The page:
Ikigai and Moai Principles Offer a Transformative Mentoring Approach

Written by: Angela McGuire | January 2024

Over the past year I have had the privilege of participating in the genesis of a Blues Zones city in the southeastern region of the United States. Blue Zones employs evidence-based solutions to help people live better and longer by making healthier choices easier where people live, work, learn, and play (www.BlueZones.com). Ikigai and Moai are two of the tenets intertwined in the Blue Zones model for living a healthier life.  Though these concepts aren’t specific to mentoring, exploring their relevance to mentoring relationships unveils a unique synergy that fosters personal growth and connection.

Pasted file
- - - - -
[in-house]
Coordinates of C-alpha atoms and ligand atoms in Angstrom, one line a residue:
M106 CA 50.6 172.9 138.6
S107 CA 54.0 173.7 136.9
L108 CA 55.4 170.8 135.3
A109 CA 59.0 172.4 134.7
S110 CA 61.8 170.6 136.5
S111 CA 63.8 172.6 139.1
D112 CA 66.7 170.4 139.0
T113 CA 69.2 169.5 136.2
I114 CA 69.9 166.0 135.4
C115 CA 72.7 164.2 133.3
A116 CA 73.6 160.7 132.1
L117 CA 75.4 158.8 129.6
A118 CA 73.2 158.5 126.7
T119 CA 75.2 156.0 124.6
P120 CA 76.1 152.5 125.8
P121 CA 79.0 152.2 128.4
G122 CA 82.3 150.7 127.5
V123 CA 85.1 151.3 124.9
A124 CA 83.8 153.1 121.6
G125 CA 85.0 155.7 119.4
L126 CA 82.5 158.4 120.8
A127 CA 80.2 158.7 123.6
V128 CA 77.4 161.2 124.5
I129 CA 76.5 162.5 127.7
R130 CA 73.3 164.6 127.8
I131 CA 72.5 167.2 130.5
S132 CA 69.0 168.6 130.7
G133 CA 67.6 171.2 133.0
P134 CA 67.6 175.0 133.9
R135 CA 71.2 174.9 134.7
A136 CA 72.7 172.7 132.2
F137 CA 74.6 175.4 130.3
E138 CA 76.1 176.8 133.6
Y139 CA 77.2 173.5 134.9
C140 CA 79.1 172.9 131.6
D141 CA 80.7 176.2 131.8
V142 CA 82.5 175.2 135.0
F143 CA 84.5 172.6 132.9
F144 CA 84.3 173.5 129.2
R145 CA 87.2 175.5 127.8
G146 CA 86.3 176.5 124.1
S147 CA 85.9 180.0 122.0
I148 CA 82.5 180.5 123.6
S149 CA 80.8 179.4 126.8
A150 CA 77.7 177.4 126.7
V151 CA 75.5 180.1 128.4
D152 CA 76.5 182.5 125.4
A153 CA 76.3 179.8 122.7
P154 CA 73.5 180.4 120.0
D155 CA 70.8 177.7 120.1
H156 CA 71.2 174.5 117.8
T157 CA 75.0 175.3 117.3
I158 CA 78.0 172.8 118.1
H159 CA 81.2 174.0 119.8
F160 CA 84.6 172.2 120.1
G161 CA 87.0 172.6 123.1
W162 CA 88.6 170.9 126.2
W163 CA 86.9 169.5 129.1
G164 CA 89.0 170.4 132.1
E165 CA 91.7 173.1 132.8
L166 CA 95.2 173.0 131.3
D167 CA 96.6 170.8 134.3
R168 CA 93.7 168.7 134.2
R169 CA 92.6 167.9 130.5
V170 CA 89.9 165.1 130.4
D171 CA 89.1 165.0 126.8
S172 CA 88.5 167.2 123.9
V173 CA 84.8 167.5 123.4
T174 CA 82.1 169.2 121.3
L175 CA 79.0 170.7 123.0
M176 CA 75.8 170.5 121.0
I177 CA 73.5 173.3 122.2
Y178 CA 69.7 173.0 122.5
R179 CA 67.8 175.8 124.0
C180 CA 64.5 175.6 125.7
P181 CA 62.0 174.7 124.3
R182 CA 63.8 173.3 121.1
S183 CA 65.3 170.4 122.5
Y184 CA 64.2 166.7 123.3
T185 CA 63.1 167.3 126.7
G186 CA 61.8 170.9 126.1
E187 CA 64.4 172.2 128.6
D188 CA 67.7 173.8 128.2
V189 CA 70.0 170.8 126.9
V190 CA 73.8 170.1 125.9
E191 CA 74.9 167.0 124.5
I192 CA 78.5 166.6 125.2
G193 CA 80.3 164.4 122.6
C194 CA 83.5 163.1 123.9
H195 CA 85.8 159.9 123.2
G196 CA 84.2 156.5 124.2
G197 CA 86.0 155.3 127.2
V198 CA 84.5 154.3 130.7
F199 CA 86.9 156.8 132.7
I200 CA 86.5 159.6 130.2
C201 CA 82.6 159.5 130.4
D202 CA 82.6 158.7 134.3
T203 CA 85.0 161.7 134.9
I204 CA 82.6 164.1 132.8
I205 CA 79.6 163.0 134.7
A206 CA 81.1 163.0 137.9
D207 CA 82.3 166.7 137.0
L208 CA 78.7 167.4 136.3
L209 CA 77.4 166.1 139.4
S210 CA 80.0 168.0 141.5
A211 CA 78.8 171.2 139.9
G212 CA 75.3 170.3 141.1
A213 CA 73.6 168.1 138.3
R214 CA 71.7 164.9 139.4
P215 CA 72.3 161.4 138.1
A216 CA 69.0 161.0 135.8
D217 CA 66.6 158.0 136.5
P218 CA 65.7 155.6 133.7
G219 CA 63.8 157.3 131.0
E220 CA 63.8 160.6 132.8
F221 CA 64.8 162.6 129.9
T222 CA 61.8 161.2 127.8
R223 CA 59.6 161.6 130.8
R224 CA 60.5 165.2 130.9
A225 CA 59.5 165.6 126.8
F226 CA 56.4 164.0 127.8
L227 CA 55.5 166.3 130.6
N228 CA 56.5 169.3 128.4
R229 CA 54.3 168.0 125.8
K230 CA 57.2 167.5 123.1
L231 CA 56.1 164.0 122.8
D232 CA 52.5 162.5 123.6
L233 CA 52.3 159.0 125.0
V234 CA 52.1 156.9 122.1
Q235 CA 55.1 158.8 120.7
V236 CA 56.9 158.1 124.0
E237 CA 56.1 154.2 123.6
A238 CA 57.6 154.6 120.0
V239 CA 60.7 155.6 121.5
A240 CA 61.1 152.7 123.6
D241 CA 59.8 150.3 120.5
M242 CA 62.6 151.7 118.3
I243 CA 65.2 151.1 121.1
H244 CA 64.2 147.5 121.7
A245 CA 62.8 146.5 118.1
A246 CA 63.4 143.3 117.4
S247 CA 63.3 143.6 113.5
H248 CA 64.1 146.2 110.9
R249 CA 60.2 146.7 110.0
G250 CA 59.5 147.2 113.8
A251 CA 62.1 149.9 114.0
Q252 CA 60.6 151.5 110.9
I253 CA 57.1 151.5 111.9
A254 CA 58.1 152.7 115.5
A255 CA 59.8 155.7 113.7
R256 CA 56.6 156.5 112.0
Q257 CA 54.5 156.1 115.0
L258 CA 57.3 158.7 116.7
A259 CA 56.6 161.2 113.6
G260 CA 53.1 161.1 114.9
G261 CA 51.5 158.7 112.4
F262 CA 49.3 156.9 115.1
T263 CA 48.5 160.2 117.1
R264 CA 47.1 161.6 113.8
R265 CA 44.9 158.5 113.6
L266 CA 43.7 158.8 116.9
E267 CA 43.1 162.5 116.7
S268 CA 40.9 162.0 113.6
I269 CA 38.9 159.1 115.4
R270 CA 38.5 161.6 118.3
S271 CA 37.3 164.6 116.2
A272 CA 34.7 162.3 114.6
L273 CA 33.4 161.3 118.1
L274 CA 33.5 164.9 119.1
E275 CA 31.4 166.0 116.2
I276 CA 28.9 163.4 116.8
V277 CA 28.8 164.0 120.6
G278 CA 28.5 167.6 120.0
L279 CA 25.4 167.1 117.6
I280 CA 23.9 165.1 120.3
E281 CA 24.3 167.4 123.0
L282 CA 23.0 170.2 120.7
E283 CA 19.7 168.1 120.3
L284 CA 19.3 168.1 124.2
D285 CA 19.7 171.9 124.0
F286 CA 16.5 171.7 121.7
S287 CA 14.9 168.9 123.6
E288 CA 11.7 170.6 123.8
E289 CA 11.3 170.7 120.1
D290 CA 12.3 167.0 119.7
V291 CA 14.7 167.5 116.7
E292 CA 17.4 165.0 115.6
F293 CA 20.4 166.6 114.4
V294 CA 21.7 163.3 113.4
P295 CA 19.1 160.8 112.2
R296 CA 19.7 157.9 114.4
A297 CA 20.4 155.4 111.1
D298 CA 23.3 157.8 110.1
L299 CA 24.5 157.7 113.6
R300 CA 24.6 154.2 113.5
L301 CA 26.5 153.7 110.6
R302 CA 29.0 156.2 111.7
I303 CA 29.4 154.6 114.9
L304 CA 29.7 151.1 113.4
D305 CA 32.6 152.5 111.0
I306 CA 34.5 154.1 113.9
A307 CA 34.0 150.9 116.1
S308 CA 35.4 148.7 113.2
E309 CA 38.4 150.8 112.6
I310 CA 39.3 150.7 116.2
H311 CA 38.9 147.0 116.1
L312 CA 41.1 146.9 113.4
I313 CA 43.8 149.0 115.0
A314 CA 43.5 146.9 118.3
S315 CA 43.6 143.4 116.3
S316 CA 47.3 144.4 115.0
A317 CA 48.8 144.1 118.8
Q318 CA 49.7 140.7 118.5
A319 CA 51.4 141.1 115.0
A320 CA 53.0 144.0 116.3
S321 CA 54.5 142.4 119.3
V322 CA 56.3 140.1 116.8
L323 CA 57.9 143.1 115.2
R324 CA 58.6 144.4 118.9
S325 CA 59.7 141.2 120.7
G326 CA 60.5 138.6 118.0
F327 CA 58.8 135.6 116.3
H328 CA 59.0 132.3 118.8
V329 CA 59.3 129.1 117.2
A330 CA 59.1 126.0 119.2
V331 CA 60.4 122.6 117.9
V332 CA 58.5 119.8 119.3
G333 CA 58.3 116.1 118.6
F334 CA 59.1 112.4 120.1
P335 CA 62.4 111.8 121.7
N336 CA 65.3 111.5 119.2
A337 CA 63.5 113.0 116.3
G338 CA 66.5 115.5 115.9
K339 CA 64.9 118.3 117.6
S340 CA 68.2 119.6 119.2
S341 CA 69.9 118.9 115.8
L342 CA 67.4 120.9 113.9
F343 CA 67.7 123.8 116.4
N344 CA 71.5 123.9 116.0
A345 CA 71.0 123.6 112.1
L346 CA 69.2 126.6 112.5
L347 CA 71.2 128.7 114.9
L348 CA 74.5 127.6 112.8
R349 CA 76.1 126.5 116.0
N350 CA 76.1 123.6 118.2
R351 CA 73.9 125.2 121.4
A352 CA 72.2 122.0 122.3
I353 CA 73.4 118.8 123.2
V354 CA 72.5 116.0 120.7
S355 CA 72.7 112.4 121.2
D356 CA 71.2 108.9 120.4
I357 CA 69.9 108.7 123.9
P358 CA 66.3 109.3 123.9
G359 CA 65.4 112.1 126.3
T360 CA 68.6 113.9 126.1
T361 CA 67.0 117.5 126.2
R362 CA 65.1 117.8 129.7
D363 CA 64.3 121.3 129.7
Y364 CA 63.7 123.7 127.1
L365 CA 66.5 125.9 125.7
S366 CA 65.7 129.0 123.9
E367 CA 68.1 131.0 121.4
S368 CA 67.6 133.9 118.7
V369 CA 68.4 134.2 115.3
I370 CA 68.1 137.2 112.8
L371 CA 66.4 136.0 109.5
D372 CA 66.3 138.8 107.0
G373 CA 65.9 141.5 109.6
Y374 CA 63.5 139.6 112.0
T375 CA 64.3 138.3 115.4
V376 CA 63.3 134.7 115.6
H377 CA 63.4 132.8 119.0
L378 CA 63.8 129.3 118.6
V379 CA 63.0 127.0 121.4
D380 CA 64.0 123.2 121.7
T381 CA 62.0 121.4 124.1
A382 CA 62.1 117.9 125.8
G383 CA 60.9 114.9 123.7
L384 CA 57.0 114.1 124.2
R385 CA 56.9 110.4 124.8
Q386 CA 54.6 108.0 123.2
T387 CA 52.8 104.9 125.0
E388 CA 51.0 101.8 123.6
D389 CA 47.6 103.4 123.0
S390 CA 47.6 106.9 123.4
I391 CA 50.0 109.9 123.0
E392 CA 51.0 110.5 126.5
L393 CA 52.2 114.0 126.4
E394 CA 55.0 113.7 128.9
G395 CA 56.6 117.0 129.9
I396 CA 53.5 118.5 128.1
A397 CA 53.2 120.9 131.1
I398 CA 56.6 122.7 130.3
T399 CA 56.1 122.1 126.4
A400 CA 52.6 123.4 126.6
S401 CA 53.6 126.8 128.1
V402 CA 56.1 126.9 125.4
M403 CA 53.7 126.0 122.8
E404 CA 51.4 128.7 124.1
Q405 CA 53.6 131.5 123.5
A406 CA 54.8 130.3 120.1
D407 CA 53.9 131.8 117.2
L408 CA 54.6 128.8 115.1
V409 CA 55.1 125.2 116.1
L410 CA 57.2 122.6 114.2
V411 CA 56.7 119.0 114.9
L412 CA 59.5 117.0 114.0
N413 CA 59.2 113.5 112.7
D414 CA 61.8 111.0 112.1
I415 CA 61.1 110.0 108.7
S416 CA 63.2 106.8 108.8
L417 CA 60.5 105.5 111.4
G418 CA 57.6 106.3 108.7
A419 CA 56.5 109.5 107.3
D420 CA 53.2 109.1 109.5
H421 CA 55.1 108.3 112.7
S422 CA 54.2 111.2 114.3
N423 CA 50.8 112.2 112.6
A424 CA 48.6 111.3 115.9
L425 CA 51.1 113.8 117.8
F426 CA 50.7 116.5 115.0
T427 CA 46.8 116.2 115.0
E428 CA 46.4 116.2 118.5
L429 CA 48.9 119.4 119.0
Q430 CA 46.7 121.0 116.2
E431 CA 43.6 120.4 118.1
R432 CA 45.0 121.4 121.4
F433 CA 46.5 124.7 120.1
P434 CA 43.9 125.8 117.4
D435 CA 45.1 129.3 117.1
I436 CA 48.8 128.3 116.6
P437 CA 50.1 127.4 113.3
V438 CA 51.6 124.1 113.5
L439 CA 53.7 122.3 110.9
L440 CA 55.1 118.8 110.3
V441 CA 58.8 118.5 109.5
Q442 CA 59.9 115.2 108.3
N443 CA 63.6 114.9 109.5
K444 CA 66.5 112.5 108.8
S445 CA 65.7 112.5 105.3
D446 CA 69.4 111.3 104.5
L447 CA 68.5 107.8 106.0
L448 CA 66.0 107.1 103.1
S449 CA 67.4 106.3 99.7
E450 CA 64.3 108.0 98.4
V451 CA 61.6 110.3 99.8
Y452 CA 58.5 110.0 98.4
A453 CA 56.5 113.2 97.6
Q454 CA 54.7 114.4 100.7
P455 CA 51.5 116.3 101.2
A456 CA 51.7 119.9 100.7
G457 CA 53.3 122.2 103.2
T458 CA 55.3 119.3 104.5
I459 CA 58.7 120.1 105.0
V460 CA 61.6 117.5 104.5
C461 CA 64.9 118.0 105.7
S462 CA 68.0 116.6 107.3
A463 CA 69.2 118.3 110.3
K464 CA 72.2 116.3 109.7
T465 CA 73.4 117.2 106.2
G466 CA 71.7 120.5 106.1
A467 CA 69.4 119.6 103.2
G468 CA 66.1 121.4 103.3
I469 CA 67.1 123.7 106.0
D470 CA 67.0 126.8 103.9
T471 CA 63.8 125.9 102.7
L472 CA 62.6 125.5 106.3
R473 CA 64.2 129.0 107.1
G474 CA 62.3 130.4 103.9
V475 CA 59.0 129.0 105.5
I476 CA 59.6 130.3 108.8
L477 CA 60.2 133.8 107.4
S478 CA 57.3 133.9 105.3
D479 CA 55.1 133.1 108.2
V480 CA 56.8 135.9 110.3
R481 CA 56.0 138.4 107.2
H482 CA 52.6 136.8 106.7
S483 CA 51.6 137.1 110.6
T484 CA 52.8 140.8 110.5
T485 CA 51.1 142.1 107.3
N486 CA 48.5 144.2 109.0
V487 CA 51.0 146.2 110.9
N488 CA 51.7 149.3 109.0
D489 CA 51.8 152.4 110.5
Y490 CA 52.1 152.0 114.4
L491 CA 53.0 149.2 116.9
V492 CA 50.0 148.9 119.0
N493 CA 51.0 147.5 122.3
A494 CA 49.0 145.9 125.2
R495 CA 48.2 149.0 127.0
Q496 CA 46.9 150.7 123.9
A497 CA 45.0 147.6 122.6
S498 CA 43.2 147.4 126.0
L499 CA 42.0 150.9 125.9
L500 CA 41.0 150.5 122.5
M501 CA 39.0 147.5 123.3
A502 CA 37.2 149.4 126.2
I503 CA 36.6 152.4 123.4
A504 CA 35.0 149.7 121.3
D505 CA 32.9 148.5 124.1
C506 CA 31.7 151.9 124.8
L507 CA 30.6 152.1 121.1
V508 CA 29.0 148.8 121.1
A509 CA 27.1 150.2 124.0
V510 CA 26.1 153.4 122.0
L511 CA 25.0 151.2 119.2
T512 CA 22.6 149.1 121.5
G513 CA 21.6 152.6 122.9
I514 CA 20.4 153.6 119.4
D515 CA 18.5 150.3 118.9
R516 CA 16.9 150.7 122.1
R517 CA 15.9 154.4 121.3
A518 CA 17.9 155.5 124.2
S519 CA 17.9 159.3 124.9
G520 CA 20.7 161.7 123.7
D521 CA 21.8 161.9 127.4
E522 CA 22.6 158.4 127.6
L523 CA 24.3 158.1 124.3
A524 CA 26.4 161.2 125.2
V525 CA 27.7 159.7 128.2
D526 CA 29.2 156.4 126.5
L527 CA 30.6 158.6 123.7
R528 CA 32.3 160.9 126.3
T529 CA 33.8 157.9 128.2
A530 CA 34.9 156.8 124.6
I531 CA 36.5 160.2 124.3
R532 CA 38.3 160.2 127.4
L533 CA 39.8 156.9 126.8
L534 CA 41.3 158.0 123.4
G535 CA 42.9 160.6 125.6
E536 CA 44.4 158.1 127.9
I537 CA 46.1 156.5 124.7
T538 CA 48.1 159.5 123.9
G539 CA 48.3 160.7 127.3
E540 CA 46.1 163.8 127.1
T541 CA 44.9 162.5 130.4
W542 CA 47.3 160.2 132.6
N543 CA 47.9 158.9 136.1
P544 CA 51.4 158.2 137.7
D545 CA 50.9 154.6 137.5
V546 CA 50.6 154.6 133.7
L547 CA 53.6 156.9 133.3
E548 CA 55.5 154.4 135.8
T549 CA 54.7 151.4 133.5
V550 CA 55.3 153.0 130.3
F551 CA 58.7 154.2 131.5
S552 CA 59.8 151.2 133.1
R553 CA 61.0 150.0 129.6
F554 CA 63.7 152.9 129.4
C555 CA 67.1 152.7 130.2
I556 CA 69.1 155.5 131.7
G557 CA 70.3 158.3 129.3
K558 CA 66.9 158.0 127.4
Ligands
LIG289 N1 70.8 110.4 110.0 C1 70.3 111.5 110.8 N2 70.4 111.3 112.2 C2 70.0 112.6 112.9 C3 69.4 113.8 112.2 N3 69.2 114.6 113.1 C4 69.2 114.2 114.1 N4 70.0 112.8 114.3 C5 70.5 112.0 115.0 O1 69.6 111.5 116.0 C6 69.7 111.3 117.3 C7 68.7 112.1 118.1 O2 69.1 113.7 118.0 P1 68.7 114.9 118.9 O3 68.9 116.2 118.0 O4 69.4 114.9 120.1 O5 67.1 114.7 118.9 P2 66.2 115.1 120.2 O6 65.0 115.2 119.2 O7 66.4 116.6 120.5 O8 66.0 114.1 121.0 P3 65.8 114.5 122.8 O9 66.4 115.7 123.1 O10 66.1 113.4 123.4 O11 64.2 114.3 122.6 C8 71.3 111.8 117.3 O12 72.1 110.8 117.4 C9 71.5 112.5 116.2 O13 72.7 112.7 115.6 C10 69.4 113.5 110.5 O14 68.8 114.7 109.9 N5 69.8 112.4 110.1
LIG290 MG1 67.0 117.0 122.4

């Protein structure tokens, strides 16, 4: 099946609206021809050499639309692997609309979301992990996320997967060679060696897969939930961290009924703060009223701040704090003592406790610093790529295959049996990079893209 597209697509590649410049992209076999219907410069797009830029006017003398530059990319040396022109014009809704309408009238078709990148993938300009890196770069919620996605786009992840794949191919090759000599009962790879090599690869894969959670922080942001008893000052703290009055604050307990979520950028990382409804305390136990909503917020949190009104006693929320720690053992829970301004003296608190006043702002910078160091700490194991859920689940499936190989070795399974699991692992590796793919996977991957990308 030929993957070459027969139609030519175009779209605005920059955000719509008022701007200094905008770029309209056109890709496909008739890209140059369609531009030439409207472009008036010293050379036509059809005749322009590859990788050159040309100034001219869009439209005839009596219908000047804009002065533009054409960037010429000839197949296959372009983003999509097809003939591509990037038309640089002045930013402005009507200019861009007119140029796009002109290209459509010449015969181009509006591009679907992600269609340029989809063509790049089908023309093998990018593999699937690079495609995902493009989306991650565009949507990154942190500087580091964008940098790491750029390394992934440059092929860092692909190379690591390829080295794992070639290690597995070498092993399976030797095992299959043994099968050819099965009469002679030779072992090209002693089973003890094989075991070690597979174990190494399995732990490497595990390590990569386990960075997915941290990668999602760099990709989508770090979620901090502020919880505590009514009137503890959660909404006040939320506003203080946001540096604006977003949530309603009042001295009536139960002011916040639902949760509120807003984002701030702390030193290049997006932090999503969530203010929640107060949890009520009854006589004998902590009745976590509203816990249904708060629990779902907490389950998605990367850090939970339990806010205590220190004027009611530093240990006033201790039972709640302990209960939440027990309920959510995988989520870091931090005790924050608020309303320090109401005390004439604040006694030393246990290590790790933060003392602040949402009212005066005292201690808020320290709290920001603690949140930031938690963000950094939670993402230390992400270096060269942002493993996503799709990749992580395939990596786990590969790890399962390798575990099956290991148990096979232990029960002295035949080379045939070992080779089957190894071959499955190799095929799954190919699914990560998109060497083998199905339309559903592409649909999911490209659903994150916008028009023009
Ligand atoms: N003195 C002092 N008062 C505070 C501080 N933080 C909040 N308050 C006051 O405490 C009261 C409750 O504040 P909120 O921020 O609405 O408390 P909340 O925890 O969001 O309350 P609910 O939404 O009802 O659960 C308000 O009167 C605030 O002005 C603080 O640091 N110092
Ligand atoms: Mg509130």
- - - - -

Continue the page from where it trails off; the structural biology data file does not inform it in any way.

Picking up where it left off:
Ikigai, often described as the intersection of what you love, what you are good at, what the world needs, and what you can be paid for, serves as a compass for individuals seeking purpose. When applied to mentoring, it becomes a guiding principle for both mentors and mentees, encouraging them to align their passions, skills, and contributions within the mentoring dynamic. Mentors, driven by their Ikigai, can provide more meaningful guidance. By identifying their own purpose and values, mentors can inspire and be a guide to their mentees as they explore their own unique intersections. This alignment facilitates a deeper connection and a more authentic mentoring experience. For mentees, understanding their Ikigai helps them set clear goals and expectations. It empowers them to actively seek mentors whose experiences and values resonate with their own Ikigai. This intentional approach contributes to a mentoring relationship that goes beyond skill development, nurturing personal and professional fulfillment.